WHITE PLAINS, N.Y. – Lawsuits and rancor have been replaced by negotiations and the “purr of an engine that’s working pretty well” for the Westchester County Board of Legislators, according to Legislator Michael Kaplowitz (D – Somers), who reflected on his first six months as chairman.
Kaplowitz, a Somers resident, sat down with Daily Voice to go over some highlights of the last six months for what he termed a mid-term report card.
“We’ve been able to accomplish quite a bit, and at the same time this bipartisanship, this lack of rancor, this consensus building has allowed us to spend time in our committee rooms, not in courtrooms,” he said.
The BOL’s accomplishments include approving about 78 capital budget items and $128 million in critical infrastructure projects, which Kaplowitz said creates both permanent and temporary jobs.
“It's been a tremendously big turnaround in terms of the positive nature of the board and the process that has been made working together to get things through the legislature, especially projects that need to get done throughout the county,” said Minority Leader John Testa (R – Peekskill).
Majority Leader Catherine Borgia (D – Ossining) agreed that Republicans and Democrats are working well together, but said that isn’t necessarily new.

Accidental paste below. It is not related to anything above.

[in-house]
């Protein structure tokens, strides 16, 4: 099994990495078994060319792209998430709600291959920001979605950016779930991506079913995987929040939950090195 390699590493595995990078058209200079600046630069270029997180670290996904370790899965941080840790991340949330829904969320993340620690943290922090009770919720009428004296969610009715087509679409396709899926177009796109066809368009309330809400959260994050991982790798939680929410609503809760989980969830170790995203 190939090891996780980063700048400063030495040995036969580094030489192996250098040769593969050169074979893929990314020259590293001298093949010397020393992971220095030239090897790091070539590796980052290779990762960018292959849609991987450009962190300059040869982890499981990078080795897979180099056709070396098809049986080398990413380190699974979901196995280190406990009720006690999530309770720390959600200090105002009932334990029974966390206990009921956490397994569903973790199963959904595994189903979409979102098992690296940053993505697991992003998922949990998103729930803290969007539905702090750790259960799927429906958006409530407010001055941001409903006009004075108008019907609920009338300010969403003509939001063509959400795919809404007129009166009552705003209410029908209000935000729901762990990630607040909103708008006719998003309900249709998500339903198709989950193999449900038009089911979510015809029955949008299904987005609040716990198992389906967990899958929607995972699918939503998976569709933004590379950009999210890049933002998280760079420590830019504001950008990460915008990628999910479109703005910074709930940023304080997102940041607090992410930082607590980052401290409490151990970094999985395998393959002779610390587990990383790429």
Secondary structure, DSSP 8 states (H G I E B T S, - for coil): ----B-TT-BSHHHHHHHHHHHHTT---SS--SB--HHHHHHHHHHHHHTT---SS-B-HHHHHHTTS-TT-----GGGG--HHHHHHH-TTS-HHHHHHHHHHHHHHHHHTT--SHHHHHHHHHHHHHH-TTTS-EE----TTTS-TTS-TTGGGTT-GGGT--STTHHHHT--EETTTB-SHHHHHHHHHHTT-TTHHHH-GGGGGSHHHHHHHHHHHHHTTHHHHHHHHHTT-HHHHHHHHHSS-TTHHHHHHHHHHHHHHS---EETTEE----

“Most of our business is passed unanimously anyway,” she said. “And I don’t think that has really changed. I think the legislature has always been the more functional of the two branches of government. Even though Michael’s style is different than previous chairs I think there are still very serious balance of power issues that we are still battling with the administration.”
Borgia applauded Kaplowtiz’s attempts to “move the needle” on the fair and affordable housing settlement. He has led the BOL to take a more active role in bringing Westchester into compliance and avoid losing $5.2 million in federal grants, on top of the $7.4 million lost last year.
Because of that, the federal monitor overseeing the settlement is conducting an analysis of impediments that is expected to be completed by Aug. 15.
In the meantime, the BOL is working with the six communities to get them off the monitor’s list of communities with exclusionary zoning. Mamaroneck was taken off after making a minor zoning change, and Kaplowitz said two more are close to being removed. He would not say which two.
Check back with The Daily Voice to read what Kaplowitz had to say about the future of Playland.